Seagulls in Wisconsin
Although these birds are referred to as seagulls, a common miscalling, these are properly called gulls. Out of the 19 North American gull species, the Ring-billed Gull, Herring Gull, and the Bonaparte’s Gull are the most common gulls around Wisconsin.
Their omnivorous diet varies with place and season, but typically includes fish, crustaceans, worms, eggs, and insects. Herring gulls patrol shorelines picking scraps off the surface. They are loud and competitive scavengers, happy to snatch another bird’s meal. They spend much of their time perched near food sources, often in congregations.
Seagull Habitat & Nesting
If your business is located near a large body of water, your property may be at greater risk of a problem with gulls. Many modern buildings with flat roofs and straight sides are similar to the sort of cliffs seagulls nest on in the wild. The urban environment offers the gulls easy living with landfill sites, street litter near bars and restaurants, and household garbage providing an abundant and easy food source.
The gulls usually nest in colonies, but sometimes in isolated pairs. The nest is built by both the male and female on the ground, next to an object such as a shrub or rock to protect it from the wind. It is shallow, usually lined with grass, feathers, debris.
Seagull Mating & Life Cycle
Males establish breeding territories and both members of a bonded pair defend it with threatening postures, warning calls, and chase-attacks in the air and on the ground. Courtship rituals include mate-feeding and remaining bonded as long as both live. They return to the same territories each breeding season producing one brood per year with three olive-colored eggs in each clutch. A 25 day incubation period is done by both the male and female. The young birds spend 35-42 days in the nest during which one parent is always in the nest. Both parents feed the young by regurgitation. The young are capable of flight 45-50 days after hatching.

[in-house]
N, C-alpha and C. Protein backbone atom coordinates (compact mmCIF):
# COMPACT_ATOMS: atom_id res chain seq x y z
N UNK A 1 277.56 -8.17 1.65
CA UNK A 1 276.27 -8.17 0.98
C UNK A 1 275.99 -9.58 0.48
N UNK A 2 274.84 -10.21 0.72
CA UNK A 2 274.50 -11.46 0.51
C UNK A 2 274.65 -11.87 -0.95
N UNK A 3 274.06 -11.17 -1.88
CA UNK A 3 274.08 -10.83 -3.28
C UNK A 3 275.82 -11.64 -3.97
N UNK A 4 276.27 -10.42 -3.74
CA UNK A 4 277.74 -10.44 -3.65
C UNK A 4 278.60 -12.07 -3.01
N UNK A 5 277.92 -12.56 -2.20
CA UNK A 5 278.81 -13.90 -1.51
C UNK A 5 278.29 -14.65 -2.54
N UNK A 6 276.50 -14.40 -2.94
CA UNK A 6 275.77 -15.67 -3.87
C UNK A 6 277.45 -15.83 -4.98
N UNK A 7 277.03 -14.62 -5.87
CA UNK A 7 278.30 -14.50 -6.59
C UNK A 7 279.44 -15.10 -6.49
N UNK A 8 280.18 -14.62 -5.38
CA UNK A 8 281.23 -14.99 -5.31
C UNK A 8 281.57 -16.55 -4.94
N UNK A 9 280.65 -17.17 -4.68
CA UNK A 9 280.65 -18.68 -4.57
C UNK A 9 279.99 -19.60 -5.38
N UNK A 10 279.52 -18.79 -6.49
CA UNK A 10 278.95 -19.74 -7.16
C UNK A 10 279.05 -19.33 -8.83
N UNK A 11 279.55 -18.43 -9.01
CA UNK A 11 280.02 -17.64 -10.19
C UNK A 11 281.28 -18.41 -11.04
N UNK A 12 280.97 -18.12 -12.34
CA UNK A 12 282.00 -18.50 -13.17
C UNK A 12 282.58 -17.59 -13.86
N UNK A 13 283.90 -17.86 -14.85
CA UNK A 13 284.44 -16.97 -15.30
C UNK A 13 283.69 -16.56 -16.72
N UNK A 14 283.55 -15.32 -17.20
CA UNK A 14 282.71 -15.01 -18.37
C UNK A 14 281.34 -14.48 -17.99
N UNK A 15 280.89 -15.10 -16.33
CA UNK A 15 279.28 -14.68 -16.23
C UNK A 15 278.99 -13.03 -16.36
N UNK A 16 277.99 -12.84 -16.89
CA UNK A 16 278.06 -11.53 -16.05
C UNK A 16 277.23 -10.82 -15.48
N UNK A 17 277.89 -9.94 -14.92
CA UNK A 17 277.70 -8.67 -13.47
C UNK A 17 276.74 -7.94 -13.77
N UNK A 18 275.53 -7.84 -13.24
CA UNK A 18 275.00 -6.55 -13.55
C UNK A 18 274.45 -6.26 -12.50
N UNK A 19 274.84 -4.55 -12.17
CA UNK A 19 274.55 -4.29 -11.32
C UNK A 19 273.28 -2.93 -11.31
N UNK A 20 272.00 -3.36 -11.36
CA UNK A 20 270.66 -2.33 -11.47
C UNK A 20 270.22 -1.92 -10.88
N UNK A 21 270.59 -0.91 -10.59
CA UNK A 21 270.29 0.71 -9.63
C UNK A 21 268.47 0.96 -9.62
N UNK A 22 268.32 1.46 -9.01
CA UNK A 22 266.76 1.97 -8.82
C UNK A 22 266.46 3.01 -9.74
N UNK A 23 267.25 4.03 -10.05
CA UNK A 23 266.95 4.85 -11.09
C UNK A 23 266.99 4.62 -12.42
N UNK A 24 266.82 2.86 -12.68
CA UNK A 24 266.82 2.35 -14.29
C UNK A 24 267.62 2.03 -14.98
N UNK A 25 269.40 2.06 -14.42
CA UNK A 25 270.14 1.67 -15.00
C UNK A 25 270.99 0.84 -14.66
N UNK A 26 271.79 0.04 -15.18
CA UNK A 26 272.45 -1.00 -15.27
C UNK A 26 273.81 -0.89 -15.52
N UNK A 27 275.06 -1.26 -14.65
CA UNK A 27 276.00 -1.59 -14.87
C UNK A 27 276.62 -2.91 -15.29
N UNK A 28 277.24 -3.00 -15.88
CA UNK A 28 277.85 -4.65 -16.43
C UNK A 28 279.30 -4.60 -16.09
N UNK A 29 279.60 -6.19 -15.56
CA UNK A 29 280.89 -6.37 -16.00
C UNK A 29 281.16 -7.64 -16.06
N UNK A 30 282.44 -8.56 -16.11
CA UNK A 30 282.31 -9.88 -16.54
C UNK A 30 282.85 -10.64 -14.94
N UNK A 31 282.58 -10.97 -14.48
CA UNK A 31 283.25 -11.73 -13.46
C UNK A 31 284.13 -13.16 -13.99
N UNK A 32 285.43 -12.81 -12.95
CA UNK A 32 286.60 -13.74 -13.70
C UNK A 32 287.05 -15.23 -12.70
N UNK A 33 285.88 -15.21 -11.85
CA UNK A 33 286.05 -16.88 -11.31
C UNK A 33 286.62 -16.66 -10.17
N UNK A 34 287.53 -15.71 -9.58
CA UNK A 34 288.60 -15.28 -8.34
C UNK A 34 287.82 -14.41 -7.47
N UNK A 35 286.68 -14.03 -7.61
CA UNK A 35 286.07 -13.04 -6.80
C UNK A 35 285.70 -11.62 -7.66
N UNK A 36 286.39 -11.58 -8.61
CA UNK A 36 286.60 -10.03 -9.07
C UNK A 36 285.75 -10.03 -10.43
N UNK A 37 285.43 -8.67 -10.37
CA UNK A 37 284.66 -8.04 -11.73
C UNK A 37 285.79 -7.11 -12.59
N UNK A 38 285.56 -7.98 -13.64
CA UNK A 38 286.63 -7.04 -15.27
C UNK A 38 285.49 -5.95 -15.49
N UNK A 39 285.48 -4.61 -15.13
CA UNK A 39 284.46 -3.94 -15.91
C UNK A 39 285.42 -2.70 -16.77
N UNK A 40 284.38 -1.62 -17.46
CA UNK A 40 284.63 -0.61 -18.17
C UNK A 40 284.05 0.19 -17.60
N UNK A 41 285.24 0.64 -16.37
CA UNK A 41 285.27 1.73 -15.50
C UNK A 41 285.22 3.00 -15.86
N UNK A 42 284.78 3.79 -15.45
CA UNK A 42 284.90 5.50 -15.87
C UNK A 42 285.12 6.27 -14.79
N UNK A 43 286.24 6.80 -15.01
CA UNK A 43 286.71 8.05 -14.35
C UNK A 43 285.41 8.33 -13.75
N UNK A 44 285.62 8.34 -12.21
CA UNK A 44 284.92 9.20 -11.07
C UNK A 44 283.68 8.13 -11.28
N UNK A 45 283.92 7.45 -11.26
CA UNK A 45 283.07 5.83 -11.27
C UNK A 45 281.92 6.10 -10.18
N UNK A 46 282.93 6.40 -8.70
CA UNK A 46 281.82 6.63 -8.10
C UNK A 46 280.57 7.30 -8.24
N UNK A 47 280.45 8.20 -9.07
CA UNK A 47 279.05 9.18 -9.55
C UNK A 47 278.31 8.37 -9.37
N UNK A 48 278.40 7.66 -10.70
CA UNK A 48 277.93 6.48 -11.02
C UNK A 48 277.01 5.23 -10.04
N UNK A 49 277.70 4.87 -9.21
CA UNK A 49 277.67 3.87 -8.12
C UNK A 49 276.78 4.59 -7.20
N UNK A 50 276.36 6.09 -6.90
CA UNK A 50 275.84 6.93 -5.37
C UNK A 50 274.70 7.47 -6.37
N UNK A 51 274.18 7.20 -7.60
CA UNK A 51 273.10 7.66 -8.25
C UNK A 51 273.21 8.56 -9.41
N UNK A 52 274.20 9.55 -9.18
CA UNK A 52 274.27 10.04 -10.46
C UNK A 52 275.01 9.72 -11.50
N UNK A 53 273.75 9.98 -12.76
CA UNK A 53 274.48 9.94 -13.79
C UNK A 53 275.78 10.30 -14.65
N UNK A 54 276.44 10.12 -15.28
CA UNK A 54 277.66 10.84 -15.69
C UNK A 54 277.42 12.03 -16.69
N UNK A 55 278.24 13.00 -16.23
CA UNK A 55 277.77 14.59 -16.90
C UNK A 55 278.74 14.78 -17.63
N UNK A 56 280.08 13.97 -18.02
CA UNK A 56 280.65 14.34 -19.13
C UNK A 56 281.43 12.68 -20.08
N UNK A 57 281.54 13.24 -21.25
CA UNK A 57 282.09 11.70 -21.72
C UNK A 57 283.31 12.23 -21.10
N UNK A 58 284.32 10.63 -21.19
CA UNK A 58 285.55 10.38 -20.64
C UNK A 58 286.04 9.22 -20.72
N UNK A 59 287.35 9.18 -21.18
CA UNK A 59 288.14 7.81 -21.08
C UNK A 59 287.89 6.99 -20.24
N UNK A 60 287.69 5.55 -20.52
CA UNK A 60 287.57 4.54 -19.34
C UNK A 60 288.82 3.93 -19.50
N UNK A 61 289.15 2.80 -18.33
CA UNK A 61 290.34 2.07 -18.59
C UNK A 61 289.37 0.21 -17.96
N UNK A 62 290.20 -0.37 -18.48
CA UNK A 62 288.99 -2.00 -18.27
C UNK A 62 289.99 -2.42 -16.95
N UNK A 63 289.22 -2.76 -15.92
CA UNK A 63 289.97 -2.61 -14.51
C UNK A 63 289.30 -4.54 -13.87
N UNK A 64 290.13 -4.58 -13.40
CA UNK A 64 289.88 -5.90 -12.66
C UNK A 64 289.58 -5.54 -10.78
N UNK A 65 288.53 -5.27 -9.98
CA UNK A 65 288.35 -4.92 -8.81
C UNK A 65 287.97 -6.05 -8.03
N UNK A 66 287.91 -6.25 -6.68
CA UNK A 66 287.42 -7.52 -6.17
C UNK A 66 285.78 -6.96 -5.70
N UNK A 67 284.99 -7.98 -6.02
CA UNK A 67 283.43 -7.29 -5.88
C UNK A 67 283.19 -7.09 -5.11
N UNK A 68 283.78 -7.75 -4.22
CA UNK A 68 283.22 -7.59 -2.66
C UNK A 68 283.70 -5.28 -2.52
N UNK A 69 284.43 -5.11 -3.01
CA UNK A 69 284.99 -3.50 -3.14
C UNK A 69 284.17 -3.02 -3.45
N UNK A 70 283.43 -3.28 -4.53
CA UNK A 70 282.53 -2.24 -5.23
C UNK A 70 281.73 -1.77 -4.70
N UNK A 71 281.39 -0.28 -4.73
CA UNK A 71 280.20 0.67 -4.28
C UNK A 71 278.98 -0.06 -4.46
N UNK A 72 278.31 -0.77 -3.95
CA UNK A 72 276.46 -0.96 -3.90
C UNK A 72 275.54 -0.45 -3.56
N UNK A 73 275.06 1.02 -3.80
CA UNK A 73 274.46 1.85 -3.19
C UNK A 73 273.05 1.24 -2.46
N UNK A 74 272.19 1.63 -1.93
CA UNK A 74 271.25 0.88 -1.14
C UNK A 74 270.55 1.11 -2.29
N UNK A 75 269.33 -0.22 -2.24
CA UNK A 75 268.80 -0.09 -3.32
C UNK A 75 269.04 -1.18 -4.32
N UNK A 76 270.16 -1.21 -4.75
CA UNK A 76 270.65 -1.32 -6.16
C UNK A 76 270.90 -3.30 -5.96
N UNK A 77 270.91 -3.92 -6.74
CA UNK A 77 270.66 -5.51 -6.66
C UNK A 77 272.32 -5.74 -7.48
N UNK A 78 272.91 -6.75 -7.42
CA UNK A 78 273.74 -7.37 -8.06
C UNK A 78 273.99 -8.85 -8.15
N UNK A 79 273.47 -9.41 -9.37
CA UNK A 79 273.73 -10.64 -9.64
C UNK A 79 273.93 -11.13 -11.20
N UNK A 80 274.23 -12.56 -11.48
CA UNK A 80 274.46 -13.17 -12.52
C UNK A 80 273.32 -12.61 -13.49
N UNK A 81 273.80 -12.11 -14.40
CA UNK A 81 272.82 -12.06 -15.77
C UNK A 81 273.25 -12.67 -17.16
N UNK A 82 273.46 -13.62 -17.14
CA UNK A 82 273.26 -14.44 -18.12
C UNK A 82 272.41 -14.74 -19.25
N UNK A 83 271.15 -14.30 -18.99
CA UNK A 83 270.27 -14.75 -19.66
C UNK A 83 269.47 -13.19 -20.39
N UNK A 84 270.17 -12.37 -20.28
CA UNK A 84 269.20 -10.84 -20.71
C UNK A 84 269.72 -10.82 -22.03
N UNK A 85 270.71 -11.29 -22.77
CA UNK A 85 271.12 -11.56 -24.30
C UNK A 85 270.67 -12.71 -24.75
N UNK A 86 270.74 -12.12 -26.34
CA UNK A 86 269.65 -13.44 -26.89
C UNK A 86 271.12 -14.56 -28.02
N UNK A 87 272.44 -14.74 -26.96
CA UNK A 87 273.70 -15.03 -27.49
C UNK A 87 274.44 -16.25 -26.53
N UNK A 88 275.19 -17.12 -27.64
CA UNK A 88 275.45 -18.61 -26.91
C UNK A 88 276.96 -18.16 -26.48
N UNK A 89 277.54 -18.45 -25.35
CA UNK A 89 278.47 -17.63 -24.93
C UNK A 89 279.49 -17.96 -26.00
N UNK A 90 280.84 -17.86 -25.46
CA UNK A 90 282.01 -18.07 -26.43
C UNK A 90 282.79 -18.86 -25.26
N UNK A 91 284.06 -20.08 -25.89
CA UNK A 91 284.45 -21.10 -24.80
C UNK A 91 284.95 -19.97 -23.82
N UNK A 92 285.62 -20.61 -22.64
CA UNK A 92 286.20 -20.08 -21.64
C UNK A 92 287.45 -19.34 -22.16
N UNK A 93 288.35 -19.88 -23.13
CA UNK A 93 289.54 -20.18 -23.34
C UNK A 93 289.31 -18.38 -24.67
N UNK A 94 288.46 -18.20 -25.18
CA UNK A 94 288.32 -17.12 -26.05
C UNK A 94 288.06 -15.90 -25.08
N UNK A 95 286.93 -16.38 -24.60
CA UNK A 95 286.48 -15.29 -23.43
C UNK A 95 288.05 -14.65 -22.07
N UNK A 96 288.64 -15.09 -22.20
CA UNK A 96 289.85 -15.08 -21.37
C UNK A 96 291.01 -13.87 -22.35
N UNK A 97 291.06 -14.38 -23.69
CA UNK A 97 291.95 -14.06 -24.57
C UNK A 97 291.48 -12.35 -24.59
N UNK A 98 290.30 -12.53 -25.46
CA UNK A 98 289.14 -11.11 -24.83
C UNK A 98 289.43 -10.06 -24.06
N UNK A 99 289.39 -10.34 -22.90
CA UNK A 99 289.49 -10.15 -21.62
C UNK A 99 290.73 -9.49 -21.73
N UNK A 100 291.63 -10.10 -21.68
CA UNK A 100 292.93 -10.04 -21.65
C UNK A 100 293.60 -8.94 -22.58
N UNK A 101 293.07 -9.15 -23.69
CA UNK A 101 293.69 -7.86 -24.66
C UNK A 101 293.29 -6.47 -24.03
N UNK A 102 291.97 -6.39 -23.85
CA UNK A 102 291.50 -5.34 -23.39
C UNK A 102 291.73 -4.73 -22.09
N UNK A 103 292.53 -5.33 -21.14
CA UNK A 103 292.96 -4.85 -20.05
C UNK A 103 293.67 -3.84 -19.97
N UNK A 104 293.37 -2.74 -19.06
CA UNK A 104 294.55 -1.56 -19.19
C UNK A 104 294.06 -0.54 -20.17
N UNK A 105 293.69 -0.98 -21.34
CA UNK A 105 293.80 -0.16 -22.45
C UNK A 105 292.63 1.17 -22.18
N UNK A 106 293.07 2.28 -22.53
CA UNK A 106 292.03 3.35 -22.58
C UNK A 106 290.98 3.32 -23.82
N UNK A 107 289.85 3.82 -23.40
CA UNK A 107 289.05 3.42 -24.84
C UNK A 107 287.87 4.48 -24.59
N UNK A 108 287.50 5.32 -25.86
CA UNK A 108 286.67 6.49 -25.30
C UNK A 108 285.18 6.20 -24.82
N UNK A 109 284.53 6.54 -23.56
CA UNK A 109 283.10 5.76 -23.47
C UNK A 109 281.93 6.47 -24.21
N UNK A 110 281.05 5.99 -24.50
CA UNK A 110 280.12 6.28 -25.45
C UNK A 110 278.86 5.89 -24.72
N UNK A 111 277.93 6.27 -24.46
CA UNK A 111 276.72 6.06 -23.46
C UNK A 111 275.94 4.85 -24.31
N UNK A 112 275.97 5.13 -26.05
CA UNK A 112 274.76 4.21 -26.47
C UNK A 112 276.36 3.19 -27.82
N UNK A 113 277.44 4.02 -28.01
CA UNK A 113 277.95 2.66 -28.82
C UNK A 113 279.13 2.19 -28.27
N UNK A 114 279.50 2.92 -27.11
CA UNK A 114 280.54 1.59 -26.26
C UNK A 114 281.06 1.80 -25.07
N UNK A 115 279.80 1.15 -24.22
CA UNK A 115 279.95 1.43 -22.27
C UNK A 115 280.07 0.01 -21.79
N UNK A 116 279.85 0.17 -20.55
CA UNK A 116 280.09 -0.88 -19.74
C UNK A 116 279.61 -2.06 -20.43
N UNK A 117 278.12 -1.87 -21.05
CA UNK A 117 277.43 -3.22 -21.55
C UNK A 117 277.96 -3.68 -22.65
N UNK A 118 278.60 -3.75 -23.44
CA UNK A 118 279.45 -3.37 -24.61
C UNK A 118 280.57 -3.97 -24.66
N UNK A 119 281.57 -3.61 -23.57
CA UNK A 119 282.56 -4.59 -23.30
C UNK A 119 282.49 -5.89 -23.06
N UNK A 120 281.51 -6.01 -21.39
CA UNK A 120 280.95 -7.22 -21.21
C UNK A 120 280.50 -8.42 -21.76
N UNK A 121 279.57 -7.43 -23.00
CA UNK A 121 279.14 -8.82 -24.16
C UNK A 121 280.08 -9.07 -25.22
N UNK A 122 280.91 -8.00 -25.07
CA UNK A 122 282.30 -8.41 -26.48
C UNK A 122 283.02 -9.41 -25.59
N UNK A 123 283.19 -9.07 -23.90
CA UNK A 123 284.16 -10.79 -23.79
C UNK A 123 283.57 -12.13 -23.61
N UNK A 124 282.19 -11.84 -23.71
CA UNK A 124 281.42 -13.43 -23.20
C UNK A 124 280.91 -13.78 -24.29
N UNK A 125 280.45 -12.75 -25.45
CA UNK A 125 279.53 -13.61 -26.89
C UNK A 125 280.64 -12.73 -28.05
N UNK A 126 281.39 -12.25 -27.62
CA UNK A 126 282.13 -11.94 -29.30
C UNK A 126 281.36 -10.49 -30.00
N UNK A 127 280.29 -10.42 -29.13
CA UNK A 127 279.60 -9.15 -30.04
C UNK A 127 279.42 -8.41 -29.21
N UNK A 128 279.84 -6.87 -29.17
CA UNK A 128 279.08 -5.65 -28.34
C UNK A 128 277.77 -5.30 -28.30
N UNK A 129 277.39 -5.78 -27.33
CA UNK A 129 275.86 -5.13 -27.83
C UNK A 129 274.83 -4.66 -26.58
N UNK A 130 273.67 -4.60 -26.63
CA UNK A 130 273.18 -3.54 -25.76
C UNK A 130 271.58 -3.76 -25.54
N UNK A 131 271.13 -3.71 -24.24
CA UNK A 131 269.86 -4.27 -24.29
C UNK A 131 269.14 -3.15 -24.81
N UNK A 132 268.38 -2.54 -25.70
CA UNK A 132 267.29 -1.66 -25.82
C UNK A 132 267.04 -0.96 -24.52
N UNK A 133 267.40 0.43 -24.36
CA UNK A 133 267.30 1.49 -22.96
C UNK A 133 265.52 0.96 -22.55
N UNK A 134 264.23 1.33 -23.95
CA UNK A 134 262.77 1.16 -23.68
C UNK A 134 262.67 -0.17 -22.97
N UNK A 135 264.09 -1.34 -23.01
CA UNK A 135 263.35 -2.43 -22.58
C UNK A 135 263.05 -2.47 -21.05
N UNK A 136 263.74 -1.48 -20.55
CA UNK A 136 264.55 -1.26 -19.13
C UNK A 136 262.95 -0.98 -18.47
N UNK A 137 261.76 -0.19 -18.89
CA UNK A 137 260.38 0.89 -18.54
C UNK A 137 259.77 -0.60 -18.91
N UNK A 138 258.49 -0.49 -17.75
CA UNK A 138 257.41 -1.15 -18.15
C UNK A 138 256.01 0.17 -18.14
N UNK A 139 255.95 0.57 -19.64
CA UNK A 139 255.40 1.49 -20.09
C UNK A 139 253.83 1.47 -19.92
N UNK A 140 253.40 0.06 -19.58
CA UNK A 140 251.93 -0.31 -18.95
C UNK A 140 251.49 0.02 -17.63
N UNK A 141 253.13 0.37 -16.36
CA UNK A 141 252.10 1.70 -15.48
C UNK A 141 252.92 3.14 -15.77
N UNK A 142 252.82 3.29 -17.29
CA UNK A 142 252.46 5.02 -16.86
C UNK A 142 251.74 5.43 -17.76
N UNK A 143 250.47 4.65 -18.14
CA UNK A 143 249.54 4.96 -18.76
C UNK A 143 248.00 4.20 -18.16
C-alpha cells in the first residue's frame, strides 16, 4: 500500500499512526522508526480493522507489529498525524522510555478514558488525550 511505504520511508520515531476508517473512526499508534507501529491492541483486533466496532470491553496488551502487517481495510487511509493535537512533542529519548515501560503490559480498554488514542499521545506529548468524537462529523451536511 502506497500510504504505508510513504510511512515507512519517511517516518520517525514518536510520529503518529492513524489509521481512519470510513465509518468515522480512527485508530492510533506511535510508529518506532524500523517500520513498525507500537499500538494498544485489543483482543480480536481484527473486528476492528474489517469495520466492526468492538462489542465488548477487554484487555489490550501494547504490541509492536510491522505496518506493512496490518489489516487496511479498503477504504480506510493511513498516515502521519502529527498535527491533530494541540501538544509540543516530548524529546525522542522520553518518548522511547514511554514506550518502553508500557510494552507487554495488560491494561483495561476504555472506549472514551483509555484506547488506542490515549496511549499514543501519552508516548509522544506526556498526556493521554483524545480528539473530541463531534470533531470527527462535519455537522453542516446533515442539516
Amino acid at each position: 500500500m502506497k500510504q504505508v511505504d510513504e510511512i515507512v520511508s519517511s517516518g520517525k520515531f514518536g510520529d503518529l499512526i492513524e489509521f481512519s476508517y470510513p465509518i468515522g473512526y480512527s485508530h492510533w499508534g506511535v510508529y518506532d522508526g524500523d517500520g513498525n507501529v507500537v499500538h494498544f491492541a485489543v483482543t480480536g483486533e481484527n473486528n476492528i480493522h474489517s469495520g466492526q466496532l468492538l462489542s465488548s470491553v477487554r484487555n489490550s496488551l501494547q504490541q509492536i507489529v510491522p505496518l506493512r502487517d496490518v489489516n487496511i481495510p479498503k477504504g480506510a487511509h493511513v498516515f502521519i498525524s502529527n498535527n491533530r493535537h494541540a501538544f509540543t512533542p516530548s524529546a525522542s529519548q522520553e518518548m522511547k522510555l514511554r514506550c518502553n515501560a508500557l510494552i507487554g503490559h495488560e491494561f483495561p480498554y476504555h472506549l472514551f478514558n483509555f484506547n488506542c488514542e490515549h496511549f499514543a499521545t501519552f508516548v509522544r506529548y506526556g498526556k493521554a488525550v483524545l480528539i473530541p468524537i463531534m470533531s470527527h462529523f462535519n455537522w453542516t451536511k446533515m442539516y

Seagull Damage & Threats
The close association of seagulls and people can lead to the spread of bird-transmitted diseases, especially since gulls feed on polluted sources such as garbage dumps and bring germs directly to public areas in towns and cities.
Seagulls are known to spread diseases, like Salmonella, which could impact employees and customers if the problem is left unresolved.
Seagulls can become very territorial and aggressive towards people when they are rearing their young.
Customers could be put off from entering your store due to the presence of these pest birds. Additionally, maintenance and cleaning costs could be very high for a business to cover if there is a big problem with droppings.
If people get too close to their nesting sites, seagulls will often defecate and vomit on people to protect their young chicks.